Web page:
Shrewsbury School

The School House & Mary Sidney Hall Play: 'The Secret Diary of Adrian Mole (aged 13¾)'

Tuesday 6 March 2012

An anonymous review, with photos by Harry Bozman

Last Friday and Saturday night saw the performance of what has been heralded by a member of the 5th form as ‘the best house play ever’. Indeed, a visiting speaker and esteemed member of the clergy praised this spectacle as one ‘worthy of a school play’, rather than one on the humble scale of house plays.

The ladies of Mary Sidney and the gentlemen of School House entertained us with a visual feast of comedy, charisma and creativity. The play conveyed the familiar vicissitudes of male adolescence; an apt choice in a school where many are experiencing this bewildering stage. Sam Watts delivered a compelling portrayal of the ‘tormented intellectual’, Adrian Mole, captivating the audience as he led us through the highs and lows of pubescent life. His mother and father (Christie Knight and James Humpish) played their parts to slick perfection, evoking at times humour and at others pathos as they presented the hard hitting realities of married life. Mr Lucas, Mrs Mole’s lover, was played by Tom Fletcher-Wilson; for a man about site renowned for his aptitude in the art of romance this part was not too stretching. Yet, he still delivered a sterling performance, wooing the audience along with Mrs Mole. Max Farmilloe gave an hilarious, yet touching rendition of Bert Baxter, the cantankerous old age pensioner with whom Adrian forms a bond, voicing controversial opinions on cigarettes, socialism and retirement homes much to the audience’s amusement. Meanwhile, Cecily Higham gave an almost too-convincing portrayal of Pandora, Adrian’s love-interest, with a certain member of the history faculty audibly commenting that she had been so appropriately cast that there was hardly any need of acting in this role. Nigel, played by Harry Al Adwani, was an equally entertaining role, as the struggle of a fourteen-year-old weekend-punk was depicted brilliantly, whilst forming a comical juxtaposition with the poetry-writing protagonist. Perhaps the pinnacle of humour was achieved in Jack Calvert’s cameo appearance as Mr Scruton, the Führer-esque headmaster of Adrian’s school, by which he reduced us all to hysterical laughter.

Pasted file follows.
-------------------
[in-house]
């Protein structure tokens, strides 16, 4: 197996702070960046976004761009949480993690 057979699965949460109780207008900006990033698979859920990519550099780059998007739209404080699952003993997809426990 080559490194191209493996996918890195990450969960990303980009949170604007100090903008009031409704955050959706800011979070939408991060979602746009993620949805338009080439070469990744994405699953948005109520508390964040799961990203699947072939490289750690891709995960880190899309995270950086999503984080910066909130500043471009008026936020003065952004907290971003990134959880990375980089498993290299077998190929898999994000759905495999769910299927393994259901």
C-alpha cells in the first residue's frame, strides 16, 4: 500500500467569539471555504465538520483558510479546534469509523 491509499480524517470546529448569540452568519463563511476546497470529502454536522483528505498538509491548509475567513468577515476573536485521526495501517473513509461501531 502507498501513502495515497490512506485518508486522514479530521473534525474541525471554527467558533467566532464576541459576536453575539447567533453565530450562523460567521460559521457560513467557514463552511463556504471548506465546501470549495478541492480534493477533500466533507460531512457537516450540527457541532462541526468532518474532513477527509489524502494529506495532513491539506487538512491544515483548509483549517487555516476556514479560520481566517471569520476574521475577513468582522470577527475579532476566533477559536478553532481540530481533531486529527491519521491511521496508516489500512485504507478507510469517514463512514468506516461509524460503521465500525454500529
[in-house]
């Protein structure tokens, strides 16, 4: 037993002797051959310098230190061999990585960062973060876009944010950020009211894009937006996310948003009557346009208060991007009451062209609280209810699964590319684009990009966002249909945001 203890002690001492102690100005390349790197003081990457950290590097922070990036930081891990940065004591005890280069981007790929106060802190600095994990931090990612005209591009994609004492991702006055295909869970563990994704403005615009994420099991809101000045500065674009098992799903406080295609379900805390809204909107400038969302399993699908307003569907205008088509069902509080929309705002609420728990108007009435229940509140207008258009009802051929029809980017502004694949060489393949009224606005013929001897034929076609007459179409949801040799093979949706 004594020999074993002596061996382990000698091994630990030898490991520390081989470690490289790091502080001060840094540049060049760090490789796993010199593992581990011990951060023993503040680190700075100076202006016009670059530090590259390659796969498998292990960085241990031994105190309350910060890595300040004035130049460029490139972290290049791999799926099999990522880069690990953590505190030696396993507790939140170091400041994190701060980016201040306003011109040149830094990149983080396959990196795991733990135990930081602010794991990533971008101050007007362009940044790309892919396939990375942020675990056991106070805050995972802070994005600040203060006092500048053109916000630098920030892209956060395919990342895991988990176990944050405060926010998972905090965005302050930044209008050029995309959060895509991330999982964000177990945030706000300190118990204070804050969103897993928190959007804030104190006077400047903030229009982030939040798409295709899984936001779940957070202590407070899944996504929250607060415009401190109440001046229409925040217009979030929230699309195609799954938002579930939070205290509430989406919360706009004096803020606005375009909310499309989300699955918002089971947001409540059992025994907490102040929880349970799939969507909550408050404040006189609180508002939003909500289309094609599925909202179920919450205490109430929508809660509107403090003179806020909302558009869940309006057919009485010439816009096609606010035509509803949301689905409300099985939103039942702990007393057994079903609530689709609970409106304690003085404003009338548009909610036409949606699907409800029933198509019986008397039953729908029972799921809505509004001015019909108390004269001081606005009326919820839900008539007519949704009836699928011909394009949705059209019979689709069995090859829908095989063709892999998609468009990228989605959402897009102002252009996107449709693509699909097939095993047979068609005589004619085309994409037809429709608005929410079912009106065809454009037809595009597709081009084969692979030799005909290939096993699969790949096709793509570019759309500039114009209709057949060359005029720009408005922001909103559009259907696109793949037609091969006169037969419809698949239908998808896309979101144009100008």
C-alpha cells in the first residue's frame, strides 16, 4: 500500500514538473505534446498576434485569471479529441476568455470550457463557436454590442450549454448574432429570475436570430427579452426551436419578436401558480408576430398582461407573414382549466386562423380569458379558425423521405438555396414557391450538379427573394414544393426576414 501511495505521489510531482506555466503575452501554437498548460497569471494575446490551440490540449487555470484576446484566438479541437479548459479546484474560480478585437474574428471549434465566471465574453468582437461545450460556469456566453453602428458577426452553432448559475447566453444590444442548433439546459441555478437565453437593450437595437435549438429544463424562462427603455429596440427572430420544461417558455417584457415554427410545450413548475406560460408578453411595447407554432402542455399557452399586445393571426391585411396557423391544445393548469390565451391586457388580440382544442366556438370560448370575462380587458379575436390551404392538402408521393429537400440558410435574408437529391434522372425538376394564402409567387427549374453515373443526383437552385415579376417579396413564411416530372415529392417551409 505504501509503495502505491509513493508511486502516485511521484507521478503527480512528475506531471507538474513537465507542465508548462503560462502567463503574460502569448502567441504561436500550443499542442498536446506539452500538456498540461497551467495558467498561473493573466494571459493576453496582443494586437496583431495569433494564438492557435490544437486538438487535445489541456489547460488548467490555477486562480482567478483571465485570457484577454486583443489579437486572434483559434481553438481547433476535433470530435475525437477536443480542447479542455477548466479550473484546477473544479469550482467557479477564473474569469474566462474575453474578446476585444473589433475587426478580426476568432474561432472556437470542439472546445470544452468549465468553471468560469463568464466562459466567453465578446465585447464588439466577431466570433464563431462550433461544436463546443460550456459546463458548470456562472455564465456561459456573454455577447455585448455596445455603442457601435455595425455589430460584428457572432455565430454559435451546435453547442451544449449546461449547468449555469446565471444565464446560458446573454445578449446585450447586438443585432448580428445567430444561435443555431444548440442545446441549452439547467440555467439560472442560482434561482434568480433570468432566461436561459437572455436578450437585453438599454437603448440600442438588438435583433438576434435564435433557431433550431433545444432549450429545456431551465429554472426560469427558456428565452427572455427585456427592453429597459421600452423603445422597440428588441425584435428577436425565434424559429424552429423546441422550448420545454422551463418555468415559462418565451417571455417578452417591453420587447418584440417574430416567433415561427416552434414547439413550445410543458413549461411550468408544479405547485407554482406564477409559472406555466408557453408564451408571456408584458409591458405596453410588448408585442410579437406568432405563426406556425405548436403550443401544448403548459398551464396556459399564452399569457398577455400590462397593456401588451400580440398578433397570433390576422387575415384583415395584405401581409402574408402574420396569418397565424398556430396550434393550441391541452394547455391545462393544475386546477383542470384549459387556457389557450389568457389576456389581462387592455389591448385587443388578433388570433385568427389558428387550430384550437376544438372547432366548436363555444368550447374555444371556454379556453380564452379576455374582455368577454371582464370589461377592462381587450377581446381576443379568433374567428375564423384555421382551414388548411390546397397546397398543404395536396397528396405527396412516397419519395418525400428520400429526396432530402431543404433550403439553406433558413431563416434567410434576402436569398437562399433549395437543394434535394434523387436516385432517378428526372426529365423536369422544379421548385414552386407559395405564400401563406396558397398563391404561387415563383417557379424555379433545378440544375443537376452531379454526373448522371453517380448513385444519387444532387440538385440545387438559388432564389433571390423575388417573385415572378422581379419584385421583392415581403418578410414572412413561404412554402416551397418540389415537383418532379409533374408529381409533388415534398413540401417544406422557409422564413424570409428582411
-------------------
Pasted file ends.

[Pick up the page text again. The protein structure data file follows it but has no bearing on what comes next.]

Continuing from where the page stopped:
Congratulations must go to Mr Bell, who patiently directed the play with his comic wisdom. Thanks must also go to Mrs Hankin and Miss Burge, who choreographed a wonderful dance routine as well as played a vital part in the masterminding of the whole event. Backstage, the team responsible for lighting, props and the set also deserve commendation as they ensured that the delivery of this play was nothing short of a polished and professional performance.

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